As a part of an initiative I am a part of, where we are working to improve the lives of one million people by 2022, and as a way of contributing to the push in ending homelessness, COUCH Health have signed up to take part in The Manchester Sleepout on the 8th November. Each year, The event invites people to take on the challenge of sleeping out on the streets for one night to highlight some of the sufferings that homeless individuals face every night.
Although it is just for one night, I anticipate that sleeping on the streets will show us just how lucky we are to have a home to go back to with a bed, food, and hot water. The everyday things we take for granted will be put into perspective, knowing that for some, these are a luxury.
The Manchester Sleepout is taking place through the Booth Centre, a charity who is committed to tackling homelessness. The Booth Centre works towards positive change in the lives of people who are experiencing homelessness or are at risk of homelessness, to help them plan for and realise a better future.
The decision to move off the streets and into emergency accommodation is a difficult one for many, due to individual’s vulnerability and mental health. Therefore, the Booth Centre, along with organisations across Manchester, have recently launched the Manchester’s Emergency Accommodation Minimum Standards. By 2022, these minimum standards will ensure that Manchester has the highest possible emergency accommodation available to help rough sleepers make the choice to move inside. It is hoped that this change will demonstrate a significant drop in the rates of rough sleepers.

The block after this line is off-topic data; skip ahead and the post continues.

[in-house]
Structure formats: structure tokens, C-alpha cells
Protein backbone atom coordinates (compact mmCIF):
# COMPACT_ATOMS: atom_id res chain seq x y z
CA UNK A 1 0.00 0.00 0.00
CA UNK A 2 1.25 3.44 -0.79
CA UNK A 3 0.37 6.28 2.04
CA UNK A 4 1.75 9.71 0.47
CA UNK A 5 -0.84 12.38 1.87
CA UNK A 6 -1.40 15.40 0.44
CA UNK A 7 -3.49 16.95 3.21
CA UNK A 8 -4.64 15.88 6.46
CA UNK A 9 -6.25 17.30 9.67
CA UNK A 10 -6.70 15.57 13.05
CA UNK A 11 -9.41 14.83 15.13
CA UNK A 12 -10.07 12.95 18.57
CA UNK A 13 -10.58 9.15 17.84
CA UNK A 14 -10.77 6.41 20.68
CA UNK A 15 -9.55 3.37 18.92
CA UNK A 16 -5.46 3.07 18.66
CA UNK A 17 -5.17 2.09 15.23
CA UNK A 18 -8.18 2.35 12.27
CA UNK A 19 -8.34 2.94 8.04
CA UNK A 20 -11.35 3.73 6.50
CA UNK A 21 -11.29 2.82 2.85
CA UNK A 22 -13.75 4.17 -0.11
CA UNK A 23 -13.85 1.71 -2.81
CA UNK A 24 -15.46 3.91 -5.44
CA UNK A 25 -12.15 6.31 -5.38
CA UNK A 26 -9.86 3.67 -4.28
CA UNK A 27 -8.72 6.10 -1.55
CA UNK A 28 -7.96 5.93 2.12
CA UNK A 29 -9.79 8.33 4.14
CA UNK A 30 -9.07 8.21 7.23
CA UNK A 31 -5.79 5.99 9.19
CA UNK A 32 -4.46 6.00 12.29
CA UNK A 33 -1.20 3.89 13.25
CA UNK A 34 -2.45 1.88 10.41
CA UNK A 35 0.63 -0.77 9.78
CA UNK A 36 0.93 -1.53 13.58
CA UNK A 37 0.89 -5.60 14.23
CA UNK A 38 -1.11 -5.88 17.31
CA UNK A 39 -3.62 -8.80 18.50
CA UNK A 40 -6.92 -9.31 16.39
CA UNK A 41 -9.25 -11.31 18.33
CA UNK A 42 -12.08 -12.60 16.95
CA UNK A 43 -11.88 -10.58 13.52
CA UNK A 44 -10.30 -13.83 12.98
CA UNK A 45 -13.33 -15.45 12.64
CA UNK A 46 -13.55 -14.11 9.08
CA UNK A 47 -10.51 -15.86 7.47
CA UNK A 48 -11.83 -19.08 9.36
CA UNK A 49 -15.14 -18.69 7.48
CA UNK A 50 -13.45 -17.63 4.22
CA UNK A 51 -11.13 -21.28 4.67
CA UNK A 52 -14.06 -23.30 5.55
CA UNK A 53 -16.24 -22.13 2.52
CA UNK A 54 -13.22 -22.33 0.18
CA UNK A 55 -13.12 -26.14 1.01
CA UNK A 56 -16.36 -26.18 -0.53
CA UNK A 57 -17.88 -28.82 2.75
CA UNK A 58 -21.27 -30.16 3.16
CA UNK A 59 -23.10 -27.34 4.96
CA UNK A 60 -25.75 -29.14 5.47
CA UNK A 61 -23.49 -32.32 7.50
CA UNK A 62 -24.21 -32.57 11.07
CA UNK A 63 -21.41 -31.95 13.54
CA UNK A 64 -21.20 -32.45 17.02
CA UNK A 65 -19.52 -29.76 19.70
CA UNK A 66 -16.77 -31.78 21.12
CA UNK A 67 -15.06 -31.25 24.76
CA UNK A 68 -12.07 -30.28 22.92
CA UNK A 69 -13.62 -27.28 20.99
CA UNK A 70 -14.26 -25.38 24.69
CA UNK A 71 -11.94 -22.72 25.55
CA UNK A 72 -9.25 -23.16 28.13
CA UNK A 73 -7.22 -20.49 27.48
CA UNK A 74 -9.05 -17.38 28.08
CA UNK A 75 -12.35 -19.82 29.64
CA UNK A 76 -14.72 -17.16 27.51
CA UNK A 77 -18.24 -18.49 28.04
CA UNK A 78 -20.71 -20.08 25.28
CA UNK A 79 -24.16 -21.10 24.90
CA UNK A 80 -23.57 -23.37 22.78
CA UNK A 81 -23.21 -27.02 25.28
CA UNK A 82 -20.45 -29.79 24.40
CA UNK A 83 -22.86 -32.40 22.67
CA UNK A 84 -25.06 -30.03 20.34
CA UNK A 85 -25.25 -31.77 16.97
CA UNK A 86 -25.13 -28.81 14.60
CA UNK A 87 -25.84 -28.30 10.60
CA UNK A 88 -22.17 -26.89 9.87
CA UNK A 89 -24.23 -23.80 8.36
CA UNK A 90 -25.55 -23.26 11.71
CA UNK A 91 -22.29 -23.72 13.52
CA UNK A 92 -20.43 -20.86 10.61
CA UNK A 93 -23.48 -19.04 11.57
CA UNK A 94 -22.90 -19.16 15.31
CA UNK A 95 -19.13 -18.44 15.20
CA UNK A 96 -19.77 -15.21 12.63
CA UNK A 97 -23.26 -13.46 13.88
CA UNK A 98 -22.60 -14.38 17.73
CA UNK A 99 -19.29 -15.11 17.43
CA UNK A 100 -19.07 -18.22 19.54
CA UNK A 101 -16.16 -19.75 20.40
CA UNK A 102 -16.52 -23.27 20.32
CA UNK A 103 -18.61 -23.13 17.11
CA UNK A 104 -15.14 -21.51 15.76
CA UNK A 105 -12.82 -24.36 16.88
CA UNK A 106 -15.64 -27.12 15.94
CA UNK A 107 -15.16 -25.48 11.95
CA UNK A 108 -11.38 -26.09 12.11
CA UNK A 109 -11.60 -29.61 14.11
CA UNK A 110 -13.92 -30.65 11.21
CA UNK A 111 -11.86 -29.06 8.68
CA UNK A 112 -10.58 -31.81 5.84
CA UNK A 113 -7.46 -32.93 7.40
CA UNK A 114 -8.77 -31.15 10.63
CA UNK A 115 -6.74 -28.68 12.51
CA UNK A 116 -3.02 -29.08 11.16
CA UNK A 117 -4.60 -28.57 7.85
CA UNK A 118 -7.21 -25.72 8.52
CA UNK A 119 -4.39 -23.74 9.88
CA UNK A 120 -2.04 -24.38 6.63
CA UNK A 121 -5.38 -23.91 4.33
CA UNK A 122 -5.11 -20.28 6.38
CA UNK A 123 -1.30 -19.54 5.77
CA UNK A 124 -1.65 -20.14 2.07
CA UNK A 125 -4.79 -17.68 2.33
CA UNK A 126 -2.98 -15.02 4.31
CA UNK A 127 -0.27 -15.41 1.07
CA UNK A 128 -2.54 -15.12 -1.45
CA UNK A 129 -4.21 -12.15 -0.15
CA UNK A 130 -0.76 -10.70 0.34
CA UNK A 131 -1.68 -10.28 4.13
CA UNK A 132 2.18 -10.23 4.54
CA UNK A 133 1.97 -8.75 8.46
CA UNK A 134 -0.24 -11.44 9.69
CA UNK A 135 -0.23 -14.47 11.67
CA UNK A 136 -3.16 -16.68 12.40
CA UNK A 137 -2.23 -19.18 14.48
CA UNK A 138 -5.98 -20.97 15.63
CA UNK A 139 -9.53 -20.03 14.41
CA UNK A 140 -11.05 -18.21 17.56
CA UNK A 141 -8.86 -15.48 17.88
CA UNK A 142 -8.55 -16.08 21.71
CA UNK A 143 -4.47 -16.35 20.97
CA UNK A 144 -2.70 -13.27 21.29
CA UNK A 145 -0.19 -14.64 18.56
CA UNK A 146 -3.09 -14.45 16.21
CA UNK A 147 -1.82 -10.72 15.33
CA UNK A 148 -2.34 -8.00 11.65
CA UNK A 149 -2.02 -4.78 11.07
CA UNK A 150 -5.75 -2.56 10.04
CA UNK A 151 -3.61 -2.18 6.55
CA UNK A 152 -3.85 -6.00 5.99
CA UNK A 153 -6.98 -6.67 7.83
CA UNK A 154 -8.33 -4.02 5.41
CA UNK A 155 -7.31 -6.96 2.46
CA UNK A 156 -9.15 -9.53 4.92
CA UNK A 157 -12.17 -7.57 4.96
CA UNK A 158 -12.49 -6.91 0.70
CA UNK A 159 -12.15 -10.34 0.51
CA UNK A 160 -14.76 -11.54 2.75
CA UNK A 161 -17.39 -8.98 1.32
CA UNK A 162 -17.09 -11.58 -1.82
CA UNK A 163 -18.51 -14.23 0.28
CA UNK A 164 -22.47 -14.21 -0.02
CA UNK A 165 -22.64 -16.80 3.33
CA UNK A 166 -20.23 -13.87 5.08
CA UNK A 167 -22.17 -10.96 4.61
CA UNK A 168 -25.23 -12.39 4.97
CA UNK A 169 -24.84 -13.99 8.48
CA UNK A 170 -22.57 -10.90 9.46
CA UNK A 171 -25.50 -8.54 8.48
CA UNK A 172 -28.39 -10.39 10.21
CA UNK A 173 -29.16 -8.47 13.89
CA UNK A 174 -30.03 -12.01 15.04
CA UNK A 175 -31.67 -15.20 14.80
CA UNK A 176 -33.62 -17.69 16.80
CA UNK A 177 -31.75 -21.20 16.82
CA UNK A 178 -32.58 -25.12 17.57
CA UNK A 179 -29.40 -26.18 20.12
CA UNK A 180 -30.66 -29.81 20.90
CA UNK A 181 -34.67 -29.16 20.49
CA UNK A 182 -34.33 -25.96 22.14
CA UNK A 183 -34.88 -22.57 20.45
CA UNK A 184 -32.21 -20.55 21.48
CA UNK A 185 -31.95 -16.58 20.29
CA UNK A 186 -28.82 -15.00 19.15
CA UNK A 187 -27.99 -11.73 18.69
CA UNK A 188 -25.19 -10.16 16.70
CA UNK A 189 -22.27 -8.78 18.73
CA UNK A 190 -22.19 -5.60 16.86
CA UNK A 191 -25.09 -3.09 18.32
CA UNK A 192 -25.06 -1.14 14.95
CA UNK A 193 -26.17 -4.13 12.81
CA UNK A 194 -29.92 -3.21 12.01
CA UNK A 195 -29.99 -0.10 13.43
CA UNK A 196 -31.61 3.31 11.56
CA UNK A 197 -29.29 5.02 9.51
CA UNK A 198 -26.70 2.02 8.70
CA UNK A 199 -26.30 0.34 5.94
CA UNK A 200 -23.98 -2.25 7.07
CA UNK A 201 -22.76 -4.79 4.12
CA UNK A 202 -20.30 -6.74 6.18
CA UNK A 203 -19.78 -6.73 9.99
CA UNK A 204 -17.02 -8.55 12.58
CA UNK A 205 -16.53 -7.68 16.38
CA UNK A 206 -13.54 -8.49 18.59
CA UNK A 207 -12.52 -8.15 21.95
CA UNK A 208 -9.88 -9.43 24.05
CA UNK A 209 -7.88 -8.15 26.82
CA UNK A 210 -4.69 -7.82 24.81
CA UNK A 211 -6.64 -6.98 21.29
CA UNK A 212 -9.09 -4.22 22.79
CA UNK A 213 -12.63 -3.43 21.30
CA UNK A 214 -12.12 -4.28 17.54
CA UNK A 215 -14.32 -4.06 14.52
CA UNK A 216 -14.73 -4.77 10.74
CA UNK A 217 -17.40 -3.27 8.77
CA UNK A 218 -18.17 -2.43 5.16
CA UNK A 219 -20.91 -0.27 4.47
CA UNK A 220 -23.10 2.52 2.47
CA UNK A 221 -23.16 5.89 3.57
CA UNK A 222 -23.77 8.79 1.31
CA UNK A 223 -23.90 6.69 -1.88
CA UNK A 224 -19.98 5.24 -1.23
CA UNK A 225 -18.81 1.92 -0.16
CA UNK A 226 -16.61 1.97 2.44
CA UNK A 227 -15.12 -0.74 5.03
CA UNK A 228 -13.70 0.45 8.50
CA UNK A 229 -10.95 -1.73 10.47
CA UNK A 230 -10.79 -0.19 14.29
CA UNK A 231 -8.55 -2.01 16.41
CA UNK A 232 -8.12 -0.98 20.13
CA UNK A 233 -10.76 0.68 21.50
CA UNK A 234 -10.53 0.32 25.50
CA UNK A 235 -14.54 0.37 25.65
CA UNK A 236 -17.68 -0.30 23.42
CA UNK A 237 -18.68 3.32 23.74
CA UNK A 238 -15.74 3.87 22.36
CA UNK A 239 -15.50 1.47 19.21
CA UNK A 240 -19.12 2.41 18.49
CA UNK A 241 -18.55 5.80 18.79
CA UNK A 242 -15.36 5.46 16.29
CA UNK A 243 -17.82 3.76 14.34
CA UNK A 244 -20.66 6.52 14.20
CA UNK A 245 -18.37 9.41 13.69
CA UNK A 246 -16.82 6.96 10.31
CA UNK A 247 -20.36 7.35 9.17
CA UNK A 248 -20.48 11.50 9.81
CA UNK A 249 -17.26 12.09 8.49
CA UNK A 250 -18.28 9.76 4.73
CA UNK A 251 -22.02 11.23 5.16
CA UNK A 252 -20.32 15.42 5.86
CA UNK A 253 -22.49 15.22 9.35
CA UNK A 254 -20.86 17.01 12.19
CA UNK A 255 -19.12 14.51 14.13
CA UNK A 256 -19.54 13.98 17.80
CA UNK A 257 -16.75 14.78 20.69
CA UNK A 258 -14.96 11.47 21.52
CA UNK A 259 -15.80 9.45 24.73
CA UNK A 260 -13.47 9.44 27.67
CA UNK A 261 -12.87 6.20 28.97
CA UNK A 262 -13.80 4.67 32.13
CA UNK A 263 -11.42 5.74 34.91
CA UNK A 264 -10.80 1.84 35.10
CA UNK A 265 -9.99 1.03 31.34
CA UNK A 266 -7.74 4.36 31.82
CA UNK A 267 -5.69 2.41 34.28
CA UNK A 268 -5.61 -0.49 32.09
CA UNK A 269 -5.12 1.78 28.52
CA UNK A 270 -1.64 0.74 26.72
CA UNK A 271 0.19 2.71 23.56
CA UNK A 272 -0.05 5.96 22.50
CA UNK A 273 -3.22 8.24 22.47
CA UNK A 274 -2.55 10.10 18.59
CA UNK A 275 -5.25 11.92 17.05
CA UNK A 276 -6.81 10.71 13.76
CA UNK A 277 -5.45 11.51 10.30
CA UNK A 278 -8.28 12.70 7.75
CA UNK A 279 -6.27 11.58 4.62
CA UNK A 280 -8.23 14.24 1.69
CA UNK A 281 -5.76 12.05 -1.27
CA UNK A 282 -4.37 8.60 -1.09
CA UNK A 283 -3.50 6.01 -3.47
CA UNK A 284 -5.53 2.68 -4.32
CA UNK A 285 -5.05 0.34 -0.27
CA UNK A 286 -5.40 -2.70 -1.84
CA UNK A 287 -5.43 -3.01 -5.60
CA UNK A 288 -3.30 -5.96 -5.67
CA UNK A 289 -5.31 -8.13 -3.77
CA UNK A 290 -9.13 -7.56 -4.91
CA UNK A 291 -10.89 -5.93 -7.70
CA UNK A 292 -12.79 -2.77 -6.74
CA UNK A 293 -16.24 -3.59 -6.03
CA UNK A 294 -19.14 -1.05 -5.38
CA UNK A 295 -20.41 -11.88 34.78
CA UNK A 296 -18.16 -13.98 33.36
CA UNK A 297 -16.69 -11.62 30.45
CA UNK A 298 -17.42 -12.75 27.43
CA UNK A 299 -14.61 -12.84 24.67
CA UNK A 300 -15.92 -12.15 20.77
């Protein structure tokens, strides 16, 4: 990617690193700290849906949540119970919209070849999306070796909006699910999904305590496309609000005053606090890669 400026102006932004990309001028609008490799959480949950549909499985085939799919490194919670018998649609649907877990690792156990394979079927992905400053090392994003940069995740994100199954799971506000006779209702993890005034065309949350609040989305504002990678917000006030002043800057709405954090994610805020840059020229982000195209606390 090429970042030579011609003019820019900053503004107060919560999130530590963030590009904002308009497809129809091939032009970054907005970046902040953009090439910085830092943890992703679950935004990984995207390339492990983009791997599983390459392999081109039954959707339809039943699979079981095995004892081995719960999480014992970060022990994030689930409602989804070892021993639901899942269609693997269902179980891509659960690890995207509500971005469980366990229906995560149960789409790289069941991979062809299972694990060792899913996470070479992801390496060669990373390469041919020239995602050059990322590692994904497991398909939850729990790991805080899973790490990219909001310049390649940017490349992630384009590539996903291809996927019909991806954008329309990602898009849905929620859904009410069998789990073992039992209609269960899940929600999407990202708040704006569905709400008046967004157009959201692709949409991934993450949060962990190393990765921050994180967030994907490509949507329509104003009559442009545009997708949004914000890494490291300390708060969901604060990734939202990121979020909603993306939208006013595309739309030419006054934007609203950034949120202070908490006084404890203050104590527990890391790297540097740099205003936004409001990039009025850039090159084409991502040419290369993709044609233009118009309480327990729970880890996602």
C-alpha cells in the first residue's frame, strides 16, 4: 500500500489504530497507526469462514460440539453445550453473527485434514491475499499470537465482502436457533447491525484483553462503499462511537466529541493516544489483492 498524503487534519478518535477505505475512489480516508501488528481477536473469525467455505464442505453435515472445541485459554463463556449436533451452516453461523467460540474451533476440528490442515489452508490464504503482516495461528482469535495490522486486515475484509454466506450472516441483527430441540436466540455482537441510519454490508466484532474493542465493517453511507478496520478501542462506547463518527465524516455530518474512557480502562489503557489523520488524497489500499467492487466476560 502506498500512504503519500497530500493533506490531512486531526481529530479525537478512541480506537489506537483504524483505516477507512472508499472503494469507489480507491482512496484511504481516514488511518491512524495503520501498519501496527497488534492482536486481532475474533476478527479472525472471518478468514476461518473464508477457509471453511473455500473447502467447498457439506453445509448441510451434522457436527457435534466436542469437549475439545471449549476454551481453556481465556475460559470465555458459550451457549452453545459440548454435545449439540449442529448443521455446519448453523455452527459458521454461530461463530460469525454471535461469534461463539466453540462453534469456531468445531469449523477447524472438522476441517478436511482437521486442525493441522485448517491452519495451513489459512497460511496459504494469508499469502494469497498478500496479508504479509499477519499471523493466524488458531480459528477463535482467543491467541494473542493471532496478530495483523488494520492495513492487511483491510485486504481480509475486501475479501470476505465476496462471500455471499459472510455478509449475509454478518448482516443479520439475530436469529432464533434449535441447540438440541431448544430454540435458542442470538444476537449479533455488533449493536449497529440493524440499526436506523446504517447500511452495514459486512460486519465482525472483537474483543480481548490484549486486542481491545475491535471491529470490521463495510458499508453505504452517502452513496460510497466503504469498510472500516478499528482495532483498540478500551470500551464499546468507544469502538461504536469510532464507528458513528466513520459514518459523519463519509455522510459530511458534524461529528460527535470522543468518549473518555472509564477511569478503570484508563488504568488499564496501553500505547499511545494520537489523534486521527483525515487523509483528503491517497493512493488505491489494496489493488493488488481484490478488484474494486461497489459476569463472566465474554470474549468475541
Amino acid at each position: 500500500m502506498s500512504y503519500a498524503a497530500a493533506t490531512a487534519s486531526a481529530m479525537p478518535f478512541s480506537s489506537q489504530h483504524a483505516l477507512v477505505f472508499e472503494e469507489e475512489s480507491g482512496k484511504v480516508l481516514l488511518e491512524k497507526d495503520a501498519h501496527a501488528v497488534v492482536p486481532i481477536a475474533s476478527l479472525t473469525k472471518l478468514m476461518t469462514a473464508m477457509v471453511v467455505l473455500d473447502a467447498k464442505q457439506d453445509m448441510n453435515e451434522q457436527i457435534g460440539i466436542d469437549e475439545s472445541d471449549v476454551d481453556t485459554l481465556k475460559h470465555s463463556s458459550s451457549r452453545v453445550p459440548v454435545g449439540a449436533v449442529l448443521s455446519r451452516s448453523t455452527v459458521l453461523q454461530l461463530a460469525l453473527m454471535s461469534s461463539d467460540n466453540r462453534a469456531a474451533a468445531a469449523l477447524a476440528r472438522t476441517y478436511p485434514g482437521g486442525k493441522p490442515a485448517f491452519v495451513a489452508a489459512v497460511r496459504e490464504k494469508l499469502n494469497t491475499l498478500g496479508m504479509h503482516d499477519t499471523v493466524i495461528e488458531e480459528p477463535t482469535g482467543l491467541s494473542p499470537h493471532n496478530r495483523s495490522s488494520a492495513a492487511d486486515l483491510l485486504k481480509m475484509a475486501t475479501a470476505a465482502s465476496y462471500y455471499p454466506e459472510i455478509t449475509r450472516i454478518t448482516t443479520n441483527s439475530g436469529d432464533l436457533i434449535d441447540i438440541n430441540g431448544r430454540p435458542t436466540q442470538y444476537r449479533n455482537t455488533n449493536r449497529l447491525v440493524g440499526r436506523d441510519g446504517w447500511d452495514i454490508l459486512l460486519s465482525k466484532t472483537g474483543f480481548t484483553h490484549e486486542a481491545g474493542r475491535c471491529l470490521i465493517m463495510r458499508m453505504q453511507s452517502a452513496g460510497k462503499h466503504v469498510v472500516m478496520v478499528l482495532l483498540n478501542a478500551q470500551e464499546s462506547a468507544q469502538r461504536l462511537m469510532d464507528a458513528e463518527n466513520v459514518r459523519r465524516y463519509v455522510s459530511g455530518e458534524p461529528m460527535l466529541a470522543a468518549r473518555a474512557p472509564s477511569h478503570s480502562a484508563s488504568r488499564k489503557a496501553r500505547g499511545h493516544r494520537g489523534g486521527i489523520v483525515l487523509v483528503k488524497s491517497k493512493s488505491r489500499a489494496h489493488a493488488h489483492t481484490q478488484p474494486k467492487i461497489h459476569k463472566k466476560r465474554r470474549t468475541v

We would be grateful if you could support us on this quest to end homelessness, by donating in any way you can to the Booth Centre: https://www.justgiving.com/fundraising/couchhealth
To keep up to date on our sleep out experience, as well as all of our other missions to save the world, follow our social medias: